A feminist reflects on Hillary Clinton


(State Department Photo/Public Domain)

In a University of Massachusetts Amherst English class the other day, we were discussing the politics of Ntozake Shange’s poetry. As I shared my opinion on the reading, I was interrupted by a male in the group.

He apologized, saying he did not mean to interrupt me. He stopped himself and gave me space to speak.

The night before, I watched Republican presidential nominee Donald Trump interrupt Democratic presidential nominee Hillary Clinton 51 times during the first presidential debate.

I watched as this man completely ignored the rules and said whatever he pleased.

A college-aged male apologized to me in a classroom, but a presidential candidate could not shut up on a debate stage for 90 minutes.

This is telling.

According to CBS, a record 81.4 million  people tuned in Monday night and witnessed a qualified politician share the stage with a misogynistic businessman. Mr. Trump has little to no political experience, but he does have an impressive legacy of screwing people over.

Feminists took to Twitter during the debate.

Clinton, the first female presidential candidate of a major party to take the debate stage, deserved a better candidate standing next to her.

I was a Bernie Sanders supporter before the Democratic National Convention in July, and like many Sanders supporters, I was skeptical of Clinton. 

Though she may not be Sanders, I agree with President Barack ObamaClinton is qualified to be the next president of the United States.

She spent eight years in the U.S. Senate, on the Armed Services Committee. She served on committees that focused on the environment, children and health, and was nominated by President Obama to serve as secretary of state in 2009.

Trump was questioned about a statement he made saying Clinton “doesn’t have the stamina” to be president. Clinton came back with the perfect response.

“As soon as he travels to 112 countries and negotiates a peace deal, a cease-fire, a release of dissidents, an opening of new opportunities in nations around the world, or even spends 11 hours testifying in front of a congressional committee he can talk to me about stamina,” Clinton said.

Many saw the debate as a complete disaster, but Clinton made some good points.

Unfortunately, many of the issues that millennial voters care about — like climate change, student debt and social inequality — were not touched on by either candidate.

When asked during the debate about how she would deal with racial tensions, Clinton took the opportunity to respond.

“I think implicit bias is a problem for everyone, not just police,” Clinton said.

She also spoke about the need for prison reform and praised the end of private prisons. Though Clinton called young black males “super-predators” in 1996, she has since apologized for the statement.

For many Americans, Clinton is not their first choice. Only nine percent of the population voted for Trump and Clinton during the presidential primaries, according to The New York Times.

Regardless, she is qualified and ready for the job of president.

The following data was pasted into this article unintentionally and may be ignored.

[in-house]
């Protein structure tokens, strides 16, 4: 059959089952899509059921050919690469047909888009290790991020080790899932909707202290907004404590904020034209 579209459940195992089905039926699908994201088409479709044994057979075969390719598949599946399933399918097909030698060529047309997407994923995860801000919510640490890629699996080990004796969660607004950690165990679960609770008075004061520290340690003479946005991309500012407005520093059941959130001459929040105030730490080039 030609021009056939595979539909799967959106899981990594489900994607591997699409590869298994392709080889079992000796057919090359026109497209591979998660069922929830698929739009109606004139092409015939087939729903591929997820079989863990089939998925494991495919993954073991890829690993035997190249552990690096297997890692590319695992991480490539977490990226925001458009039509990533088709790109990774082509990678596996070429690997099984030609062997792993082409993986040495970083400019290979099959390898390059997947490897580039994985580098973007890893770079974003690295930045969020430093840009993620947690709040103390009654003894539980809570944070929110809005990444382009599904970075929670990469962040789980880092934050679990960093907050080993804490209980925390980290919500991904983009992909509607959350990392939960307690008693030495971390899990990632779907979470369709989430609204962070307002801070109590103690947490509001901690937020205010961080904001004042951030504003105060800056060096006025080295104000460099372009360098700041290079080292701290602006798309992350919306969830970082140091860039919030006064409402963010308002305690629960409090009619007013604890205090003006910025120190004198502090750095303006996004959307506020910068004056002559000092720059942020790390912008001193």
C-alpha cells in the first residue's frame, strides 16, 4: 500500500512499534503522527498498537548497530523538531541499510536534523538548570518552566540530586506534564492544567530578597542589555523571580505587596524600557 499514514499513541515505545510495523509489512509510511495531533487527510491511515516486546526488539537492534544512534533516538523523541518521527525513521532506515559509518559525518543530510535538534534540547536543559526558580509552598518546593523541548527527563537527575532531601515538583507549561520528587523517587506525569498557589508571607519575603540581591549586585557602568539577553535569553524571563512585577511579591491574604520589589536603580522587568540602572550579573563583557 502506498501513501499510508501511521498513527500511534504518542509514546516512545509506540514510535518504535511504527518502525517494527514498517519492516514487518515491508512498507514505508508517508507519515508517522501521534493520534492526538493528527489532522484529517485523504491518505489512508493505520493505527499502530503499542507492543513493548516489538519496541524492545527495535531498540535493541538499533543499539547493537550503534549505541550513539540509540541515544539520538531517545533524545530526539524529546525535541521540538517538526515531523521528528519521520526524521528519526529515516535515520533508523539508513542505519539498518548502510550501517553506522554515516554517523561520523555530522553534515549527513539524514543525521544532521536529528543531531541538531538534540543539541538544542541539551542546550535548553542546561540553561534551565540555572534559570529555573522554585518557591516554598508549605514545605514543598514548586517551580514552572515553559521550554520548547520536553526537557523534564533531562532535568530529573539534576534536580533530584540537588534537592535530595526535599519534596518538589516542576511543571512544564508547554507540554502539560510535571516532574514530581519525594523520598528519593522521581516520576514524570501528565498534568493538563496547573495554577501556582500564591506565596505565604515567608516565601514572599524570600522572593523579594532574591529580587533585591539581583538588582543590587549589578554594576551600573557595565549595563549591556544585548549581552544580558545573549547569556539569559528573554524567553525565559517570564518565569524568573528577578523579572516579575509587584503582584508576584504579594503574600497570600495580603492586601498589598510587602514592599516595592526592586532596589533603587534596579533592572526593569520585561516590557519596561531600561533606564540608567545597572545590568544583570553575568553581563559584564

“I think Donald just criticized me for preparing for this debate. And, yes, I did,” Clinton said, “You know what else I prepared for? I prepared to be president. And I think that’s a good thing.”

Her past is not perfect and she is not the perfect candidate, but Clinton deserves your serious reconsideration. She did a wonderful job remaining calm and collected on that debate stage, calling Trump out for his lies when necessary.

Not to say Clinton got everything right, but at least she knew what she was talking about.

Clinton told the audience that Trump made unwarranted harmful comments about 1996 Miss Universe Pageant winner Alicia Machado. He called her “Miss Piggy” for her weight gain and “Miss Housekeeping” because of her race. Though Trump questioned Clinton on her sources, a simple fact check shows Trump did say those things.

Do we really want a president who shames women for their weight? A president who calls women “pigs,” or “slobs” or “dogs,” and who says he believes “women don’t deserve equal pay unless they do as good a job as men?”

I sure hope not.

What does it mean for our entire country when we sit and watch this man get away with destructive, oppressive behavior and speech?

If anything, the debate captured what professional women deal with in their everyday lives. The must tolerate the lies and insults of a less qualified male co-worker and maintain their composure.

Trump is allowed to display emotions of disgust and discontent openly, but women are perceived as too emotional if they do the same.

Trump seems to flex every ounce of white male privilege he has. On the other hand, Clinton was criticized for being too prepared for the debate.

She is the most scrutinized politician in our country. It seems like she can never win.

To me, Trump’s violent language that alluded to a harsher police state was foreboding. He used phrases such as “law and order,” when asked about how he would deal with the racial tensions today.

Watching Clinton last week felt like a heartbreak and a triumph. Electing the first female president will not solve all our gender inequality issues, much like how electing Obama as the first African-American president did not solve institutionalized racism.

But for women who have been told that they are too sensitive, who have been interrupted during conversations or have been complimented in a way that made them feel uncomfortable — Clinton’s rise to the top is for you.

It is time to change our perception of power. Electing our first female president is a good start.

Email Carson at cmcgrath@umass.edu or follow her on Twitter @McgrathCarson.

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